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laid the building’s foundation stone in 1998. A lawsuit contesting the building’s construction and continued occupation of land designated for wetlands protection advanced to the country’s Supreme Court and a three-judge panel issued a fiery judgment against the trade association. They ruled that the building was “an obnoxious symbol of sheer disdainfulness of a group endowed with fleshy economic muscle.” The justices continued their rebuke, noting that “the very presence of the building shows that a conglomerate of financially affluent people can scorn and unravel our law with impunity...”32 In April 2011, the court ordered that the building be demolished within 90 days. Three years later, the BGMEA has just completed a luxurious new Apparel Club on the top two stories of the building. It shows little anxiety about the enforcement of the high court’s judgment. Compensation and access to remedy for victims of industrial accidents The magnitude of the Rana Plaza tragedy has highlighted the urgent need for a robust legal and practical framework for delivering compensation and access to remedy for victims of industrial accidents. While much remains to be done for victims of Rana Plaza, the government and some brands have adopted new approaches for reaching victims and their families that can serve as a useful model for the establishment of a standardized system for compensation and access to remedy. In the case of Rana Plaza, the government has gone beyond minimum legal requirements to administer more aid than it has for any previous disasters. After the collapse, the prime minister announced the creation of the Prime Minister’s Relief and Welfare Fund to provide immediate and long-term support for victims based on donations from a number of governmental, nongovernmental, and private donors. The Center for Policy Dialogue (CPD), a Dhaka-based think tank, has described this fund as a “significant source of funding for the victims.”33 As of January 2014, reports indicated the prime minister’s fund had received around $1,290,000 in donations.34 By April 16, the government reported that approximately $285,000 (Tk 22.11 million) had been disbursed to 909 family members of the victims.35 The government has also covered other costs, including initial treatment and short-term allowances for 1,800 injured workers. Since the collapse, local civil society and legal advocacy groups have fought to apply compensation provisions of the labor law to the victims of Rana Plaza. According to the labor law, employers must deposit funds for compensation for workplace death and injury with the labor court. In November 2013, a subcommittee established by the High Court after the collapse recommended guidelines for compensation be paid to families for each deceased, missing, or disabled worker. In the face of continued objections from the BGMEA, the amounts were revised down in January 2014.36 In its monitoring report issued 100 days after the collapse, CPD mapped out commitments for compensation, treatment, and rehabilitation made by governmental bodies, brands, the BGMEA, international organizations, NGOs, and foreign governments.37 The report shows a complicated web of actors pledging different types of aid administered through different channels. The disparate nature of this aid makes it difficult to assess the total amount contributed and who it has reached. In September 2013, representatives from the government, local industry, international brands, and NGOs came together to form the Rana Plaza Coordination Committee as a potential alternative to this ad hoc approach. The Committee aimed “to develop a comprehensive and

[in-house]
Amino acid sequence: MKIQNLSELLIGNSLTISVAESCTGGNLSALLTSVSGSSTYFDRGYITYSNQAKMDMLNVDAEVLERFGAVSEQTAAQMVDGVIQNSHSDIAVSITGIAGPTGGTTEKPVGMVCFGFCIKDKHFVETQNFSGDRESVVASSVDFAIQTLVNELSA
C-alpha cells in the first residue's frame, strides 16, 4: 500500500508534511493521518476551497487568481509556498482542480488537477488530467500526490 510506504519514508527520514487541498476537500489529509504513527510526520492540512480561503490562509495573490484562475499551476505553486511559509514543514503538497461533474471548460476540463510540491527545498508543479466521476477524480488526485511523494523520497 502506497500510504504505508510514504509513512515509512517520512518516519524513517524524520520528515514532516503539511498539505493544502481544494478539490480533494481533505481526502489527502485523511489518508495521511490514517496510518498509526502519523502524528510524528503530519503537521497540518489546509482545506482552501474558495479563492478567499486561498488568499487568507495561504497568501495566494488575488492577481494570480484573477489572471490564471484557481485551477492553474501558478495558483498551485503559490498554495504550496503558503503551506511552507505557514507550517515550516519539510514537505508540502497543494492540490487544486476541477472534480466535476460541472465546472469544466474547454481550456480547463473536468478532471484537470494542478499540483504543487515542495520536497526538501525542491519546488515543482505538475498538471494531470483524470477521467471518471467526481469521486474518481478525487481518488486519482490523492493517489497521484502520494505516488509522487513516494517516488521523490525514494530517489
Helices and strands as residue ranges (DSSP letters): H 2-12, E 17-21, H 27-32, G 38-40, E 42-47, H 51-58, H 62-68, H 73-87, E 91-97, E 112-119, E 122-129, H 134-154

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33